Jeff Sessions and Donald Trump do not like sanctuary cities, even if that term lacks any legal definition that’s been ratified by a judge.
But does that really matter?
Since Sessions and Trump hold the reins at both the Department of Homeland Security and Immigration and Customs Enforcement, a sanctuary city is essentially whatever Trump and Sessions say it is.
In early February, as Denver Mayor Michael Hancock was studiously avoiding that term — choosing, instead, to call Denver a “welcoming city” — ICE was already shaming Denver on a list of jurisdictions that do not honor detainers, requests from ICE that local jails hold on to certain inmates past their release dates so it can investigate their immigration status.
At that time, we asked whether ICE already considered Denver a sanctuary city.
As of yesterday, we can say with certainty that it does.
In a political move, ICE blasted out a press release on September 28 lauding its success with “Operation Safe City,” a nationwide immigration roundup in cities the feds consider "sanctuary" jurisdictions that resulted in 498 persons being arrested, including 63 in Denver, between Sunday, September 24, and Wednesday, September 27.
In ICE's release, acting director Tom Homan stated, “Sanctuary jurisdictions that do not honor detainers or allow us access to jails and prisons are shielding criminal aliens from immigration enforcement and creating a magnet for illegal immigration. As a result, ICE is forced to dedicate more resources to conduct at-large arrests in these communities.”
In addition to Denver not honoring detainer requests (note: Federal judges have sided with Denver on this, ruling that detainer requests cannot be mandated), the city recently drew the ire of ICE by passing an ordinance that limits communication between city employees and the federal agency. The local acting field director, Jeffrey Lynch, called Denver's new ordinance "irresponsible."
Friction between the city and the federal immigration agency is only increasing.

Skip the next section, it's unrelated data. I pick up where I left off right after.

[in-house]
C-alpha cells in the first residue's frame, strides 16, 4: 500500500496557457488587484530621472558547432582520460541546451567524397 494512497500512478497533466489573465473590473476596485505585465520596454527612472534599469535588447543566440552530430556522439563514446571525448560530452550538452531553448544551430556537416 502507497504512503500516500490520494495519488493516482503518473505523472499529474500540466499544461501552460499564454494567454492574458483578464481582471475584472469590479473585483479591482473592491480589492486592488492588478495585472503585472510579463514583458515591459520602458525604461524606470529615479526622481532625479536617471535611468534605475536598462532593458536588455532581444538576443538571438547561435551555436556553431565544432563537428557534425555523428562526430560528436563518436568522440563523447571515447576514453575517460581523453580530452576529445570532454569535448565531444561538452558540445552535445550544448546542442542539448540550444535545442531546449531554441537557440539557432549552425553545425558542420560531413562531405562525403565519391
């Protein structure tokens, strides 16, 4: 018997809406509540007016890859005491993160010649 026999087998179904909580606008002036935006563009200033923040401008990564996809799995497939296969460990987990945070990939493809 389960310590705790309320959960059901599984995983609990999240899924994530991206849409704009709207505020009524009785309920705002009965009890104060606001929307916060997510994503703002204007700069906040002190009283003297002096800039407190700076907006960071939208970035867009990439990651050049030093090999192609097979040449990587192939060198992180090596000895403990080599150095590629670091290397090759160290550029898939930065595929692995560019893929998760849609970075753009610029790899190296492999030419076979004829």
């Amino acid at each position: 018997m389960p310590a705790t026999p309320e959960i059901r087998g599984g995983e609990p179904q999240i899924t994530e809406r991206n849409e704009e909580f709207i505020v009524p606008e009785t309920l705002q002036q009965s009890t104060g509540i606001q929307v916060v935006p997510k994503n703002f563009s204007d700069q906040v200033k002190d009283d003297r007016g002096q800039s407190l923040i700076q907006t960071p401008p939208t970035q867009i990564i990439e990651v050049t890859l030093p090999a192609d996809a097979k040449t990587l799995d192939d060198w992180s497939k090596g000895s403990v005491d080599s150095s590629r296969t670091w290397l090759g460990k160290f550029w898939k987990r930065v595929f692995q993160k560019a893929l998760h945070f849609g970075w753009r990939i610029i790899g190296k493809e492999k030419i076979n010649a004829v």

Westword recently obtained documents via a Freedom of Information Act request that showed ICE is also conducting regular arrests of undocumented persons attending Denver courthouses for cases unrelated to immigration. Many of those arrestees had only misdemeanors on their record, which appears to go against an internal ICE protocol that directs agents to go after convicted felons.
Prior to our requesting the FOIA data from ICE, which revealed that at least 31 undercover arrests had occurred at Denver's courthouses between October and May, city officials only knew about a handful of such arrests, including those documented by videos made by members of the Meyer Law Office. But the fear created by such arrests has already forced nine domestic violence cases to be dropped, since witnesses are afraid to show up to courthouse hearings.
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During "Operation Safe City," ICE also arrested people with minor records or no criminal records at all, according to some legal experts. That's despite ICE's claim in its release that most of its 498 arrests netted "convicted criminals."
The 317 w/ "convictions" you disappeared: 202(63%) misdemeanors/less, 268(84%) nonviolent, only 29(9%) violent felonies. 36% had no record.— Scott Hechinger (@ScottHech) September 29, 2017
As for sanctuary status, on September 15 a federal judge blocked Trump's executive order that threatened to pull federal funding from sanctuary jurisdictions, citing the lack of a legal definition for the sanctuary-city term; Denver filed an amicus brief in that case, which was spearheaded by Santa Clara, California.
Still — with or without a legal definition — it's now clear that the White House, DHS and ICE all believe that Denver fits the description of a sanctuary city.